For insurers: A more difficult issue would be how to count end-of-year bonus payments for quality or health care savings—if paid to providers at the ACO level. As it is not always clear that such bonuses get into the hands of the primary care of behavioral health providers, or are used to support their transformed practices; assuring that this happens is worth some consideration in the accountability rules development.
For providers: If providers are only evaluated by the proportional revenues that they take in, I worry that there are ways to game the accounting system. A provider could find ways to affect their measured proportional revenues by taking actions that are unrelated to efforts to truly transform primary care and behavioral health practice in their organizations. That is why the law should mandate some measures that actually focus on the operational expense side of health systems and get beyond provider compensation or full time equivalent employee counts—evidencing that there have been real investments by these provider systems to truly transform the care experience and improve health for those cared for by primary care and behaviorla health providers.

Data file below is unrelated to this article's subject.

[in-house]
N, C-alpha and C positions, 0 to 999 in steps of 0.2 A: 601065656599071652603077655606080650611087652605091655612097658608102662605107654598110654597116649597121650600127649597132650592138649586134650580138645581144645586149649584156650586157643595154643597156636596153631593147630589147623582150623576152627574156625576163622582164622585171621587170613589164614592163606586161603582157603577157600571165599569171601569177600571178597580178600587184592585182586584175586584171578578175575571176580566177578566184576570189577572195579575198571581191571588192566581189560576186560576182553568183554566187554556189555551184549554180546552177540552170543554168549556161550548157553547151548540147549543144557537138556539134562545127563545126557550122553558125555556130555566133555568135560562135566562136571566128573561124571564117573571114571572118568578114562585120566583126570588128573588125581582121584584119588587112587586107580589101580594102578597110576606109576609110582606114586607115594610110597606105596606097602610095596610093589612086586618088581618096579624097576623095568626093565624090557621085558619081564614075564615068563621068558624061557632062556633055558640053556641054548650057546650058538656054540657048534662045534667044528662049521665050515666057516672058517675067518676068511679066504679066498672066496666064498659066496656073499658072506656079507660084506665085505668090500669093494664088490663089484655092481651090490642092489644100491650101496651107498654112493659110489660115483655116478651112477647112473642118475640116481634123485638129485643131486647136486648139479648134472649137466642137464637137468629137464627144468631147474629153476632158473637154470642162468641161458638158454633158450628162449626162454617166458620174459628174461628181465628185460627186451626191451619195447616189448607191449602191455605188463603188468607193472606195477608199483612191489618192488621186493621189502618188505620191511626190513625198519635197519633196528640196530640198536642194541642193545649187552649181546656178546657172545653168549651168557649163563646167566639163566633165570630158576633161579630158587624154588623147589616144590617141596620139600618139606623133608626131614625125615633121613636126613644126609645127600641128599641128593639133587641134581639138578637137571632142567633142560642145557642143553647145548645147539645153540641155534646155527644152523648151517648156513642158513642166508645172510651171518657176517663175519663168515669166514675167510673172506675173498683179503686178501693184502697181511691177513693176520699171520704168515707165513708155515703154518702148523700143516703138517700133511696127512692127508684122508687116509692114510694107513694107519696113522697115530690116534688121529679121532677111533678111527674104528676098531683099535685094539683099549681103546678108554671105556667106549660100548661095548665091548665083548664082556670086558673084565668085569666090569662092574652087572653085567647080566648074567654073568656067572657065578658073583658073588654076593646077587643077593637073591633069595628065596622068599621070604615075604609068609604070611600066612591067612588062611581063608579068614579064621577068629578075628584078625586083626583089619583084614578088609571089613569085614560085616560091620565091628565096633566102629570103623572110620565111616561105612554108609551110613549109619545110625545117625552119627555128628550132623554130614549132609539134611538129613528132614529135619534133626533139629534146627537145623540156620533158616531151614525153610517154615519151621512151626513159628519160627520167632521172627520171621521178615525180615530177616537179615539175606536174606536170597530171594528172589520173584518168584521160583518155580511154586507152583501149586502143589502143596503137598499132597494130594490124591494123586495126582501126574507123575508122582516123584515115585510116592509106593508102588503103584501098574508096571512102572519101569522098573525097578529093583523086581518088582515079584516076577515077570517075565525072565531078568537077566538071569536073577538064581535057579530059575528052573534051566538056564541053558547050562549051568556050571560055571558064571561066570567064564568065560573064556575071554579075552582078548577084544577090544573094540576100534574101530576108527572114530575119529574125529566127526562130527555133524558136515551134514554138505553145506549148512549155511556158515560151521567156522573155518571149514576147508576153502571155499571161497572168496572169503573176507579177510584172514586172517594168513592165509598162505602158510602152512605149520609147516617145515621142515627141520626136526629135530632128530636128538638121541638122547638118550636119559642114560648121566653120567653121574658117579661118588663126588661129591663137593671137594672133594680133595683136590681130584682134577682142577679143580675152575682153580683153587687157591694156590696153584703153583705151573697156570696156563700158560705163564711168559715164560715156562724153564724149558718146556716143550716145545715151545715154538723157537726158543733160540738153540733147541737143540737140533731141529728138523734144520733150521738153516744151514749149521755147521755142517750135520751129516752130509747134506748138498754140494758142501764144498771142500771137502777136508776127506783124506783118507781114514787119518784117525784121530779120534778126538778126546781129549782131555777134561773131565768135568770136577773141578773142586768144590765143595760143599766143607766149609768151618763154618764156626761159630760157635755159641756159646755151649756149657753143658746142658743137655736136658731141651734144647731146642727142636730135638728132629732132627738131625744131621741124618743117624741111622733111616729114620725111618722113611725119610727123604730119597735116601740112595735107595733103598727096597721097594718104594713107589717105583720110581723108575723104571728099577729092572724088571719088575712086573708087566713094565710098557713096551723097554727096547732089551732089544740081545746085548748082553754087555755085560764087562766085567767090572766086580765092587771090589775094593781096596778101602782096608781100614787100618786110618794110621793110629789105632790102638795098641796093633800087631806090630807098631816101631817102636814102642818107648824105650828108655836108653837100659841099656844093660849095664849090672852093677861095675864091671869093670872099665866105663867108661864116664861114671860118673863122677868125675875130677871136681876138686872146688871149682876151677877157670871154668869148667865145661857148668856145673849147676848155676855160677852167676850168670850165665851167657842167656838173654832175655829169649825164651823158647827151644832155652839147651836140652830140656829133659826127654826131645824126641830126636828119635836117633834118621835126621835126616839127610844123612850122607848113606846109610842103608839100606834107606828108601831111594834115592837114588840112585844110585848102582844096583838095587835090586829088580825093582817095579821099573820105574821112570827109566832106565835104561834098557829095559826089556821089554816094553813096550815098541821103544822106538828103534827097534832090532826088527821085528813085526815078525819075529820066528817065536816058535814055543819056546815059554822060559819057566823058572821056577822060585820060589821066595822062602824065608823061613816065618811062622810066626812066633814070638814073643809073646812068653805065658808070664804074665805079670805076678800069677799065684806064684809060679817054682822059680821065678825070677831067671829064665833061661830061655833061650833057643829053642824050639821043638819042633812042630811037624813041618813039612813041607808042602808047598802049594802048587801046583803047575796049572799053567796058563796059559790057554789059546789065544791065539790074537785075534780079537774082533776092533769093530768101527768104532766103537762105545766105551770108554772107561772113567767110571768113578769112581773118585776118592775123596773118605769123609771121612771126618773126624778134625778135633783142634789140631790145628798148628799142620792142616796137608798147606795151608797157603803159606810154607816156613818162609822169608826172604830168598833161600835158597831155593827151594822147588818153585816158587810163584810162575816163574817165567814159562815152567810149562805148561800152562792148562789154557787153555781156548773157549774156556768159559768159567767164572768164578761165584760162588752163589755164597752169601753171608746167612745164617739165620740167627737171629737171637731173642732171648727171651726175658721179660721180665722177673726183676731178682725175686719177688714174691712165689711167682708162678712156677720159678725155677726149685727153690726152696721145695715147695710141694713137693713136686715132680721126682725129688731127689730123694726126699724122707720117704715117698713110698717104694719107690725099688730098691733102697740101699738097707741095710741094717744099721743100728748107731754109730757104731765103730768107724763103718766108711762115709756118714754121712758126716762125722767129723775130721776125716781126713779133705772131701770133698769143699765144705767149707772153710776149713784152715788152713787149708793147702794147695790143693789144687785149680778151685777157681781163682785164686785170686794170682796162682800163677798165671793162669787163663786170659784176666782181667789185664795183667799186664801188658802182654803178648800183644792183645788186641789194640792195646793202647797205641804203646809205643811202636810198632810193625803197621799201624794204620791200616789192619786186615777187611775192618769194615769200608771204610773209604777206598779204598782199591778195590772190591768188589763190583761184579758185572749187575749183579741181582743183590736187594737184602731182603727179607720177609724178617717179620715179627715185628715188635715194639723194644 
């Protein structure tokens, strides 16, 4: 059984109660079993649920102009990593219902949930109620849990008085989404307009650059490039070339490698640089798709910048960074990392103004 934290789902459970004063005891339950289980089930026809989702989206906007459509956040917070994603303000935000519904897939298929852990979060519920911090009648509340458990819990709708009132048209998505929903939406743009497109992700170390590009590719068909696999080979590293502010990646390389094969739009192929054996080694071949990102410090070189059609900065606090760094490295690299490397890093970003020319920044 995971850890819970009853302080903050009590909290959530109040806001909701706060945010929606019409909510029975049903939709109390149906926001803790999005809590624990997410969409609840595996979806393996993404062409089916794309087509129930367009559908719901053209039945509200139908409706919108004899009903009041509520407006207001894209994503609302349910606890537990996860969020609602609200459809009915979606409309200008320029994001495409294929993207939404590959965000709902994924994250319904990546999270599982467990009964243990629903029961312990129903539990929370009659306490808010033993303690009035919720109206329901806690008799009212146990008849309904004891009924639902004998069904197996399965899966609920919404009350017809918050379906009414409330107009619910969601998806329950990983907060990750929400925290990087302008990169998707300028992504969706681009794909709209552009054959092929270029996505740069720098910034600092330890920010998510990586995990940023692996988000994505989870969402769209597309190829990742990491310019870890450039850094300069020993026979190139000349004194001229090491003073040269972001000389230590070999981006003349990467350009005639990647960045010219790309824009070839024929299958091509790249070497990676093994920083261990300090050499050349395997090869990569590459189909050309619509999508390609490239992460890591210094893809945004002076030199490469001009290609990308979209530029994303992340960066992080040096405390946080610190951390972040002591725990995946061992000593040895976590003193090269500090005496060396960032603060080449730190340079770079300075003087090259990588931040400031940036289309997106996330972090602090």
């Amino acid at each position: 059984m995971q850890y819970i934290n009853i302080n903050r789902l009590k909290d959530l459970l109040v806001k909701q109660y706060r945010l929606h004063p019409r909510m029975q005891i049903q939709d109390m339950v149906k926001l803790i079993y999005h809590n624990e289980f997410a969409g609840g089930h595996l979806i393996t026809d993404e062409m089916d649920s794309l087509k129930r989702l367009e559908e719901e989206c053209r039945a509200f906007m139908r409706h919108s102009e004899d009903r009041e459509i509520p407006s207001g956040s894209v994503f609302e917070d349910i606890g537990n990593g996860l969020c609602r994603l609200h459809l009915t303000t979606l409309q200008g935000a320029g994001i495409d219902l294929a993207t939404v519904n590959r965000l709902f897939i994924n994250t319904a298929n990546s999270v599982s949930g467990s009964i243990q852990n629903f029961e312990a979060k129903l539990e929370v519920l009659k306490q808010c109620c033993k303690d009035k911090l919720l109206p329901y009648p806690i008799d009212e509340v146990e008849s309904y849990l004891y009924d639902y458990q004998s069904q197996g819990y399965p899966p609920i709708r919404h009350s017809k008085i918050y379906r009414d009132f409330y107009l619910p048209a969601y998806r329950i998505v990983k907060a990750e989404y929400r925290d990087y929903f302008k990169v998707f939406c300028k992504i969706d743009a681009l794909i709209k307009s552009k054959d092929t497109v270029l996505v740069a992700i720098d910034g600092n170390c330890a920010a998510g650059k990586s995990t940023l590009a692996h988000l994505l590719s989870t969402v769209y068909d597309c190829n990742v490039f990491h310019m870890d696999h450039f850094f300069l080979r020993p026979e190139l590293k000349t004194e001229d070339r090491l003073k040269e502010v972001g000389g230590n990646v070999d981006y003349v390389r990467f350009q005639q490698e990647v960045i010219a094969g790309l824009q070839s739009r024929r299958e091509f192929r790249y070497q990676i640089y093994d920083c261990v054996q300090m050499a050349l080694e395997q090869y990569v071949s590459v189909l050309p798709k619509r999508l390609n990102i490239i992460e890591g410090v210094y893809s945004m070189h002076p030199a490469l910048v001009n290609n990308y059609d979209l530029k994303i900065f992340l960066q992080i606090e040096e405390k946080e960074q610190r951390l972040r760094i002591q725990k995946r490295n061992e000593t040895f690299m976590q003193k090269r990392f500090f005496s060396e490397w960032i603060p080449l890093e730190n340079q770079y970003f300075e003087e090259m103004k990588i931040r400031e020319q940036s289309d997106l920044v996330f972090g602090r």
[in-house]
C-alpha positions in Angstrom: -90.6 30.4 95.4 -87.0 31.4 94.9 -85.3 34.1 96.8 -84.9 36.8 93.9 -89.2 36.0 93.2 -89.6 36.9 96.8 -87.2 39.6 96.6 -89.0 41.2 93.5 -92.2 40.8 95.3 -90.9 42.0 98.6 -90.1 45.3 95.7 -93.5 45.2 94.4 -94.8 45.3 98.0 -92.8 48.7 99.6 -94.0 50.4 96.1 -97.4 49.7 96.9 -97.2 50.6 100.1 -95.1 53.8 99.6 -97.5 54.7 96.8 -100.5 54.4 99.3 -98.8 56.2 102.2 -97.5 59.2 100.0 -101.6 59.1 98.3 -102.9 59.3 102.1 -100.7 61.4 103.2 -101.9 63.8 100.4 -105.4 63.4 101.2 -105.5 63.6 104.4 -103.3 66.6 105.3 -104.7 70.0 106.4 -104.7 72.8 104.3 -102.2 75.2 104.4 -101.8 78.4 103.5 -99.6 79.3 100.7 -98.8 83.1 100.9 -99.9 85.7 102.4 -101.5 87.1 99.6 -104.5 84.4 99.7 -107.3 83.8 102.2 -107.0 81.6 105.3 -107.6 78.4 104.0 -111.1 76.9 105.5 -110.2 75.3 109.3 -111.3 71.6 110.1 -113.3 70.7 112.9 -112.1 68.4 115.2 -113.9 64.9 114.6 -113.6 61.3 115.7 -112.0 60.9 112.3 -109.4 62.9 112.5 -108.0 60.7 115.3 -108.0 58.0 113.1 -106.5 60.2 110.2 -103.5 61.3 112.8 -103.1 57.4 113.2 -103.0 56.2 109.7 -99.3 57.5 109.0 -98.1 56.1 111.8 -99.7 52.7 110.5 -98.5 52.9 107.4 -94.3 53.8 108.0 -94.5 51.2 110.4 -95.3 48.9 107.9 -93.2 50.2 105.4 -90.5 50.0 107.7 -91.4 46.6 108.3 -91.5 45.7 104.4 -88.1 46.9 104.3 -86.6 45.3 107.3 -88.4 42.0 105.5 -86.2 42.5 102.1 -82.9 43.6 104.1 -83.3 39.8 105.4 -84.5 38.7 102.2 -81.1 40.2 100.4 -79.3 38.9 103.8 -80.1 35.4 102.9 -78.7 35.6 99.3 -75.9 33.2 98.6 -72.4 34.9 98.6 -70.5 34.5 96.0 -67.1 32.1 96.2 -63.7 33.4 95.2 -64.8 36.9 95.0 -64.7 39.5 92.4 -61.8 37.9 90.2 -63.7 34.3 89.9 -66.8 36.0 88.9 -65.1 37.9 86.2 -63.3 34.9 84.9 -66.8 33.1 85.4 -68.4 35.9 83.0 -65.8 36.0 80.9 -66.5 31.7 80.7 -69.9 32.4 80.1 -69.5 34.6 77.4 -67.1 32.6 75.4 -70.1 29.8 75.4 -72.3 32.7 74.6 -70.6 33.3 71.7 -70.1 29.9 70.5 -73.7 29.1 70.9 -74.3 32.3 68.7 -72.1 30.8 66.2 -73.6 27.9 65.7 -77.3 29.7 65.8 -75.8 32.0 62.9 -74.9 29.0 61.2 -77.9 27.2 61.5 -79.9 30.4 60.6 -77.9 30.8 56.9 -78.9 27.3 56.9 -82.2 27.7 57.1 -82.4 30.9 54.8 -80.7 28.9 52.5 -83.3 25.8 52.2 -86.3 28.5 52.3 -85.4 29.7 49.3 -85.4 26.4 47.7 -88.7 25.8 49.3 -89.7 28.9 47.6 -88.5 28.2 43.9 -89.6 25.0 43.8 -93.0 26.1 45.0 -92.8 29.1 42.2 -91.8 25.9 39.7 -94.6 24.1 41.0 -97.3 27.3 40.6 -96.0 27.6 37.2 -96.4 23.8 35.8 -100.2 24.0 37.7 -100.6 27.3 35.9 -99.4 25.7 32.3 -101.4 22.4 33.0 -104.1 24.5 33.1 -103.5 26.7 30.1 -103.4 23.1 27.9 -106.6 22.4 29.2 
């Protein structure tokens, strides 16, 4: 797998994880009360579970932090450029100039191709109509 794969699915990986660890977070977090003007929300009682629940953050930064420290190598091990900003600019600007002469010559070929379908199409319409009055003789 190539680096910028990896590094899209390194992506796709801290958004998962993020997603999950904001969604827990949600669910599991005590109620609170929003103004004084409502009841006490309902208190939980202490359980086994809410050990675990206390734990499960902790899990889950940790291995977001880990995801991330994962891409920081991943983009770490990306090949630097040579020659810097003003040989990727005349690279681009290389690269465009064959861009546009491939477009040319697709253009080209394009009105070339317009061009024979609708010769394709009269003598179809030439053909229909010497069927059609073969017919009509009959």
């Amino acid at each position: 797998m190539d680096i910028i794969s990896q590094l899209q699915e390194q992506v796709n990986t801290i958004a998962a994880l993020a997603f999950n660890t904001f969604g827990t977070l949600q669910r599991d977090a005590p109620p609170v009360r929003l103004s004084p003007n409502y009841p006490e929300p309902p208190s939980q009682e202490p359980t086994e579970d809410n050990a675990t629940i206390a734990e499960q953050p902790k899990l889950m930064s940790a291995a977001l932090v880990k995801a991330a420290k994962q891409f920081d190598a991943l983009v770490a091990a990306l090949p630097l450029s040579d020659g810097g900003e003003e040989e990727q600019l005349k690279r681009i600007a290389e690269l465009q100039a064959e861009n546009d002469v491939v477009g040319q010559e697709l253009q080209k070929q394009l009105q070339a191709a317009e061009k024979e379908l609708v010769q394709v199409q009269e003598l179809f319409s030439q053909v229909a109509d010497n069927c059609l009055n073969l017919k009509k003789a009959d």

Who knows what will happen with this proposal as it gets into the hands of the Legislature? The House tends to get stuck in status quo thinking, trying to find a way to throw some small pots of monies at financially challenged community hospitals and health centers. This sort of bail-out focus tends to crowd out more creative thinking. The hope is that the governor’s redistribution proposal could help begin a cultural shift that would make these community providers both more essential and more financially viable on their own.The Center for Health Information and Analysis is running a listening session on Wednesday on improved ways to define primary care and behavioral health expenditures that may be a next step in thinking where we go from here with this idea.
Paul A. Hattis is an associate professor at Tufts University Medical School.